Father Died during Medicaid application process. It was filed and in process. He passed after only 6 weeks of when coverage was sought. Being told by peers that it's easiest to just withdraw the application due to a never ending request for additional info and legal fees. Feels like 95% of the work is done and not sure Mom wants to walk away from the $15k sought. Her assets not including home is about $250k.
This is difficult to answer without all the details. You should discuss this with your attorney. He or she needs to explain to you the consequences of both courses of action.
If the application is mostly finished, what is the negative in going ahead with it. Unless the $15 k isn't important to you. Sure, you might be denied or be required to give more info, but even so it would seem to be worth completing from a financial standpoint. This also assumes that your Mother's assets are owned in a way that will not be counted as part of your father's assets, which might disqualify him.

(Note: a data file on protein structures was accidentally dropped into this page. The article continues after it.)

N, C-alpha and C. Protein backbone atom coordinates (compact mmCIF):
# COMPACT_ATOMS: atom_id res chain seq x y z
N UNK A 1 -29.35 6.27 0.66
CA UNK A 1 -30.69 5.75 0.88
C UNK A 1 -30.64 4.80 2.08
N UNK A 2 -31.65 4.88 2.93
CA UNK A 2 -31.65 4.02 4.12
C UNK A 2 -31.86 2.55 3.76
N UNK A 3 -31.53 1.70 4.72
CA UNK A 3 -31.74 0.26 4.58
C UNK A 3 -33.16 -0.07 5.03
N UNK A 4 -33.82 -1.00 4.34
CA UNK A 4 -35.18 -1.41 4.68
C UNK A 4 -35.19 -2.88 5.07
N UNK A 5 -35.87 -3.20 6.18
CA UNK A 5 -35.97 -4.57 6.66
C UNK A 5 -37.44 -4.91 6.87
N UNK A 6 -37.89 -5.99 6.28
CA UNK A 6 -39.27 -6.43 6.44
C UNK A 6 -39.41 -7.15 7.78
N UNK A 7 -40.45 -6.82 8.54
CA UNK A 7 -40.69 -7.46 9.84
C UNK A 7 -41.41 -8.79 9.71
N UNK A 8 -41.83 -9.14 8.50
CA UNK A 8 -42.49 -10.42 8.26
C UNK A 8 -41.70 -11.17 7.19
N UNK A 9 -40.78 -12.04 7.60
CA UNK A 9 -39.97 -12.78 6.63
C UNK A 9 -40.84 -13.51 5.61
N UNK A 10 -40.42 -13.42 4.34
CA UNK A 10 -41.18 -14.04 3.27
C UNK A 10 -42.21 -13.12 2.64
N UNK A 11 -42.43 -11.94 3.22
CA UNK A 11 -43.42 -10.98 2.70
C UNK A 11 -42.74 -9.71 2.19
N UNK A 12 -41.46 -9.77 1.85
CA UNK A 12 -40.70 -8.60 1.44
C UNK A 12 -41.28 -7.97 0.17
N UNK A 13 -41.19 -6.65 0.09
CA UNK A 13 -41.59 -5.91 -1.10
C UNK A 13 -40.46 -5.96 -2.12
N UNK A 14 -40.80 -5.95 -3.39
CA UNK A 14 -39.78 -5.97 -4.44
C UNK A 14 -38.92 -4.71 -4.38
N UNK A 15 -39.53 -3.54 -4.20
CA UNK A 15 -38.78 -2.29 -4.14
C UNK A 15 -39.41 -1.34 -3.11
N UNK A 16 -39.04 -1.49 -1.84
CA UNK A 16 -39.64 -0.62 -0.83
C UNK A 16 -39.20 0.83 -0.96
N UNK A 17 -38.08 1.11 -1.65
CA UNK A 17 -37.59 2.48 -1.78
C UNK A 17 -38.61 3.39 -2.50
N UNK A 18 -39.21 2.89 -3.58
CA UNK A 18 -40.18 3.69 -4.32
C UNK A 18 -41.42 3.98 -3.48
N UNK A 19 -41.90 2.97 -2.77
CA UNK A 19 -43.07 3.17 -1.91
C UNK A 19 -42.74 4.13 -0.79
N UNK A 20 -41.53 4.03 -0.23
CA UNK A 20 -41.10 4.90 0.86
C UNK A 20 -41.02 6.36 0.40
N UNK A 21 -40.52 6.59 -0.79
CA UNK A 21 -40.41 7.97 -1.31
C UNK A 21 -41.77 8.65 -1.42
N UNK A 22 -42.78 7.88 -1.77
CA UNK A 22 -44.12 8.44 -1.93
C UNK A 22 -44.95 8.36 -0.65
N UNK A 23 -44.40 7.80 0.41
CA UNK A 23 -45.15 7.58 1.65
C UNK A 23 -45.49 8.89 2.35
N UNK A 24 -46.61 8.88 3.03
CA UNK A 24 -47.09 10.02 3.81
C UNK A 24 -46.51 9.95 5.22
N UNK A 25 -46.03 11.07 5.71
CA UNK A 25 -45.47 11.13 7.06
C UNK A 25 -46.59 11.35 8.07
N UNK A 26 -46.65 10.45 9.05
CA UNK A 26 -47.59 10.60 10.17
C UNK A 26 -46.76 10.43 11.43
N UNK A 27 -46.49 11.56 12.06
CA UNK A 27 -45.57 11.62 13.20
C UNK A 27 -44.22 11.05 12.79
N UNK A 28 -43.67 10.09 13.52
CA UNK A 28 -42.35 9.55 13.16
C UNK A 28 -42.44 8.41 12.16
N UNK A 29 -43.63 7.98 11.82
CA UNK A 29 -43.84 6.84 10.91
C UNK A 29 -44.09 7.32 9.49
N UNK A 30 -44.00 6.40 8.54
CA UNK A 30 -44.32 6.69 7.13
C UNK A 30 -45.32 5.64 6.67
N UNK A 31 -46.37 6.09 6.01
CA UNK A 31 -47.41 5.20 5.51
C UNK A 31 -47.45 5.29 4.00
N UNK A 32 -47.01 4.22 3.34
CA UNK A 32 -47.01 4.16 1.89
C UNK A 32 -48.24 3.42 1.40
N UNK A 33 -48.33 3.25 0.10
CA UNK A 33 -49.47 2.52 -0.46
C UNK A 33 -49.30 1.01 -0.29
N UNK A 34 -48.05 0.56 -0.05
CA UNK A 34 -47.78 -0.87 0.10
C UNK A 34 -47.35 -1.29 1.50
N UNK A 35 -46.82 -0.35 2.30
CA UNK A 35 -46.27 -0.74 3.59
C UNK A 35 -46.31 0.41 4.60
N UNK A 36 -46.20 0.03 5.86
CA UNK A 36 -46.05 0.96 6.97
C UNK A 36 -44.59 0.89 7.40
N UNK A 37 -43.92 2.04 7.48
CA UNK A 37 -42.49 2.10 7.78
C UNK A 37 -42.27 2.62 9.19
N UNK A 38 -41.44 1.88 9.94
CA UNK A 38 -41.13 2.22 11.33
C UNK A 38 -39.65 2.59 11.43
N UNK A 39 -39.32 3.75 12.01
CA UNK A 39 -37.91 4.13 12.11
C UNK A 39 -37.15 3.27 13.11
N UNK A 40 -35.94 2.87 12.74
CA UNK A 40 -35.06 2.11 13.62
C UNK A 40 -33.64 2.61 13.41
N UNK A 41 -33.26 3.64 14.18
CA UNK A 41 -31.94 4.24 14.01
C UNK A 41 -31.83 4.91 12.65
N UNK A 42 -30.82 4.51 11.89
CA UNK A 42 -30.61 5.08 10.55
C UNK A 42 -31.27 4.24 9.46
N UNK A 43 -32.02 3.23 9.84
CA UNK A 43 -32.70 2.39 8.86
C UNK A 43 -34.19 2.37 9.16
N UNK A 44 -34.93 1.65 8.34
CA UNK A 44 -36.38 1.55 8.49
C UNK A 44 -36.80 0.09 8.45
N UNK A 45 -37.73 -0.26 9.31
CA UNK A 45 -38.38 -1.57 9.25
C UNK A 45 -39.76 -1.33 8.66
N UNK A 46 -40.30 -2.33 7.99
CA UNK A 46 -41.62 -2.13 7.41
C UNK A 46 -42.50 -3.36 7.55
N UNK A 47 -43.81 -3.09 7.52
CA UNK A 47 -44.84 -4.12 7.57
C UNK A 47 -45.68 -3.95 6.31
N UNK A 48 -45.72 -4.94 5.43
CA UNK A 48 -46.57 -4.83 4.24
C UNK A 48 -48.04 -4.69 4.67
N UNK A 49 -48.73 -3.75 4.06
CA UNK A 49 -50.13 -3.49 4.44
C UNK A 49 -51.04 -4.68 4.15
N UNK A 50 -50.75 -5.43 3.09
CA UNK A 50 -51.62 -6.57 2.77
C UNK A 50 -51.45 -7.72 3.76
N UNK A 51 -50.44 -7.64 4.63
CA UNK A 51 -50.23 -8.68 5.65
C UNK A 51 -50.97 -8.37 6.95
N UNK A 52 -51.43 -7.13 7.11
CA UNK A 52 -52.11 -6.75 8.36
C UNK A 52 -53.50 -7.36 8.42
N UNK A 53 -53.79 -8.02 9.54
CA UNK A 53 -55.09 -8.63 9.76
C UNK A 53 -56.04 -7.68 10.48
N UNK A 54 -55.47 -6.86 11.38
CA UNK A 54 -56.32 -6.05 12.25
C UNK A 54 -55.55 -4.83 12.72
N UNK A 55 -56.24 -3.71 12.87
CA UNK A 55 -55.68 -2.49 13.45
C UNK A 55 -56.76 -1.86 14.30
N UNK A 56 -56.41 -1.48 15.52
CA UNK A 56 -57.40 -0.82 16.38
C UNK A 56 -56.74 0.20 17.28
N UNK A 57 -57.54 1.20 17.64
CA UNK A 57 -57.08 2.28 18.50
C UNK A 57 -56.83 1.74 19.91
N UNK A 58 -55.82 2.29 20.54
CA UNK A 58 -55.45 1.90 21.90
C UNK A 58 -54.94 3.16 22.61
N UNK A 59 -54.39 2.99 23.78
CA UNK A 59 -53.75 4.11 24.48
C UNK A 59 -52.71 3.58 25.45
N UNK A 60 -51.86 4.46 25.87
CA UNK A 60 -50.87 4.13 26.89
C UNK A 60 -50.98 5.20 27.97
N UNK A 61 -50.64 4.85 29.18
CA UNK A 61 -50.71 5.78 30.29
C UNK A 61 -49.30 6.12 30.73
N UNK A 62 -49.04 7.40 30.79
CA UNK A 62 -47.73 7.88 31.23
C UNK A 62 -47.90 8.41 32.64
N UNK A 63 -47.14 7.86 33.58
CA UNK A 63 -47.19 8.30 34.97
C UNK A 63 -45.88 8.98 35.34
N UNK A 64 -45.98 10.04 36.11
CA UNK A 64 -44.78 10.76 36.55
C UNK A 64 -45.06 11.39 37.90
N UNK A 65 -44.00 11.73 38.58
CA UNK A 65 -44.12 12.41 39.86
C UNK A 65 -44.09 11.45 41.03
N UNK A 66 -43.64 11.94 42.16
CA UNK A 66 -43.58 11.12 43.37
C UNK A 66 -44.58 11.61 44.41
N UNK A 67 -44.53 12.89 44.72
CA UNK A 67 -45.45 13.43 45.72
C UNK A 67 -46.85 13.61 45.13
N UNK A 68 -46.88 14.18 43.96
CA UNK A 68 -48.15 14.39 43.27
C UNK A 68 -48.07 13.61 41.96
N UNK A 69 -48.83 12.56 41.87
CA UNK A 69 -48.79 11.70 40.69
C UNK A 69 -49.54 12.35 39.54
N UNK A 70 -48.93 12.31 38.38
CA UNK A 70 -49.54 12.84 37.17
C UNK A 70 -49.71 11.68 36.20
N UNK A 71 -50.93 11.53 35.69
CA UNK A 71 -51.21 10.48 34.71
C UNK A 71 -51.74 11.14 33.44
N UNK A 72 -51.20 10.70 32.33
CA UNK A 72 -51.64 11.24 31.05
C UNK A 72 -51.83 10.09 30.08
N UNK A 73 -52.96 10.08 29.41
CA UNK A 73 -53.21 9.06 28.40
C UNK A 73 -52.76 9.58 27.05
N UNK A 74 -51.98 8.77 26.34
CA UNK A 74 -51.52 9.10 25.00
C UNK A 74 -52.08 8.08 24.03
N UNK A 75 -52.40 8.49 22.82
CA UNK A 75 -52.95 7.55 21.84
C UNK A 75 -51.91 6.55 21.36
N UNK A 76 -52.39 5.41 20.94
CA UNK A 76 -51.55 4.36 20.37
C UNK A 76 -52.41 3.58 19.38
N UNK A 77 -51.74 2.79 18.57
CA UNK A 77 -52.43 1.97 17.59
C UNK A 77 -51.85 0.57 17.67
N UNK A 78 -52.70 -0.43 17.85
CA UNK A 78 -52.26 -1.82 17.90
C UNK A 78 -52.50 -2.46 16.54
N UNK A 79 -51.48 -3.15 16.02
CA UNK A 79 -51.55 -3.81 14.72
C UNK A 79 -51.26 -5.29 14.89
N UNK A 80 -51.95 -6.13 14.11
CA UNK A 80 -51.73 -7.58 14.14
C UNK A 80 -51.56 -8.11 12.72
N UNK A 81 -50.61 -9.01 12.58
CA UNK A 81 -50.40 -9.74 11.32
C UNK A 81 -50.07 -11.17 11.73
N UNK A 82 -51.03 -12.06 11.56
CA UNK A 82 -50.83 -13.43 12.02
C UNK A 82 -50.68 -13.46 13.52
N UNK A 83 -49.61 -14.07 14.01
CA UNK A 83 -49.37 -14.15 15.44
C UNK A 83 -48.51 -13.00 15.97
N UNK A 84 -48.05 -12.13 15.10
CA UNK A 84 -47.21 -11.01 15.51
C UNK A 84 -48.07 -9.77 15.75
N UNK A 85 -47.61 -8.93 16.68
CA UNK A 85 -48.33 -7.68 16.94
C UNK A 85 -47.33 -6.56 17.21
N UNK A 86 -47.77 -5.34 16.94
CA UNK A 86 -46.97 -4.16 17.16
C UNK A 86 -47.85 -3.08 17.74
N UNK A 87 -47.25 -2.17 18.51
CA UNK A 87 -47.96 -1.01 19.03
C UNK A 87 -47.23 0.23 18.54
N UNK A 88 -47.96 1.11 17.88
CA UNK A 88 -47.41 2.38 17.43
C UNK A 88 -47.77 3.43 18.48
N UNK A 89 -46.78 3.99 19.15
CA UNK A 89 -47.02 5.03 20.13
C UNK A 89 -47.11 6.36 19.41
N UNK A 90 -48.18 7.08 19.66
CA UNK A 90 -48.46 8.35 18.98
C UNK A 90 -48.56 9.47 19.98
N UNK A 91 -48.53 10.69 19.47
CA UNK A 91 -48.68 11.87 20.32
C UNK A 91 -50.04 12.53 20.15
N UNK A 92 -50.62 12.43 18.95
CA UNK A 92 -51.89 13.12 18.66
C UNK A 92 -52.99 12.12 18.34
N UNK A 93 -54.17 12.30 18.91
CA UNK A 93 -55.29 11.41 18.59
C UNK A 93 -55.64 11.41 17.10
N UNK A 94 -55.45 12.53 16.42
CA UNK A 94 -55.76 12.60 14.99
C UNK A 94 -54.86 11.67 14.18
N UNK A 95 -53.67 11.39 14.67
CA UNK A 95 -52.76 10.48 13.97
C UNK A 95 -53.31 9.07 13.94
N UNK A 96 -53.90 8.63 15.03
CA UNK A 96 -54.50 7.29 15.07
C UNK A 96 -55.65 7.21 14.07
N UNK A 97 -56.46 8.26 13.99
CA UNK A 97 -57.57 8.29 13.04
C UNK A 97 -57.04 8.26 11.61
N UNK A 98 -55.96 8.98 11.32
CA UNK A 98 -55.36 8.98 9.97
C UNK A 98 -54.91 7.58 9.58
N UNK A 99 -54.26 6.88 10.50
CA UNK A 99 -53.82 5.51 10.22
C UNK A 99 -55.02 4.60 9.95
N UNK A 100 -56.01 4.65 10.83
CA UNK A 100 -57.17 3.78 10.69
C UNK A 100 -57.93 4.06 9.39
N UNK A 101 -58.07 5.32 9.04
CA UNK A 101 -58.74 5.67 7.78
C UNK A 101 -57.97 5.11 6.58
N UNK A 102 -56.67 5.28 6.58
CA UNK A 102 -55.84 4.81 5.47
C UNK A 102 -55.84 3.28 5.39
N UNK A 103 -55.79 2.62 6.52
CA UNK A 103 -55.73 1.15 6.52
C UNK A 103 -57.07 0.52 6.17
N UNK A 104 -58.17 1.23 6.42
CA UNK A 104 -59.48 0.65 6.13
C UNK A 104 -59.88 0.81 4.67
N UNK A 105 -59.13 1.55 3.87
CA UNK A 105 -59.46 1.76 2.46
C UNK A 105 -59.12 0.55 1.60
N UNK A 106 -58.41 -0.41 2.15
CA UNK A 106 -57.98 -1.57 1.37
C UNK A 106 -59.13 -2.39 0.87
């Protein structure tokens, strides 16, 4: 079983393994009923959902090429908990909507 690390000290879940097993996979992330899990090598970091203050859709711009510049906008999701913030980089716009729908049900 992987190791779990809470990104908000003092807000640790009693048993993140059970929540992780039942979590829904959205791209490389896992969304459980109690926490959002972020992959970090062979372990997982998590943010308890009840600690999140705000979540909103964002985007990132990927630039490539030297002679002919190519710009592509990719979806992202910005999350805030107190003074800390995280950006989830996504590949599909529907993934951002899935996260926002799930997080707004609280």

If you are doing this on your own, you may want to consult with an attorney who specialized in Medicaid application to see if it is worth going forward.
I hope this helps you. If it has, please mark as "helpful" or a "best" answer. ******************** I am licensed in Michigan and Illinois, and regularly handle legal matters of this sort. The answer provided here is based on the limited facts you have submitted Actual documents, expanded facts, and local law knowledge are all necessary to provide a comprehensive and specific answer to your questions. The opinion offered here is for your information only and no client-attorney relationship is created by this response.
If, as you say, 95% of the work is done and you've already retained an attorney, it probably makes sense to finish it and not be left with a bill for the weeks your father was in the nursing home with Medicaid pending. The answer depends on several factors, including whether your dad left any accounts or property in his name and who signed the papers at the nursing home to take financial responsibility. The person most familiar with your mom's situation and who can give her the best advice is the attorney who has been working with your family. Ask for and listen to that attorney's advice. Best of luck to you.
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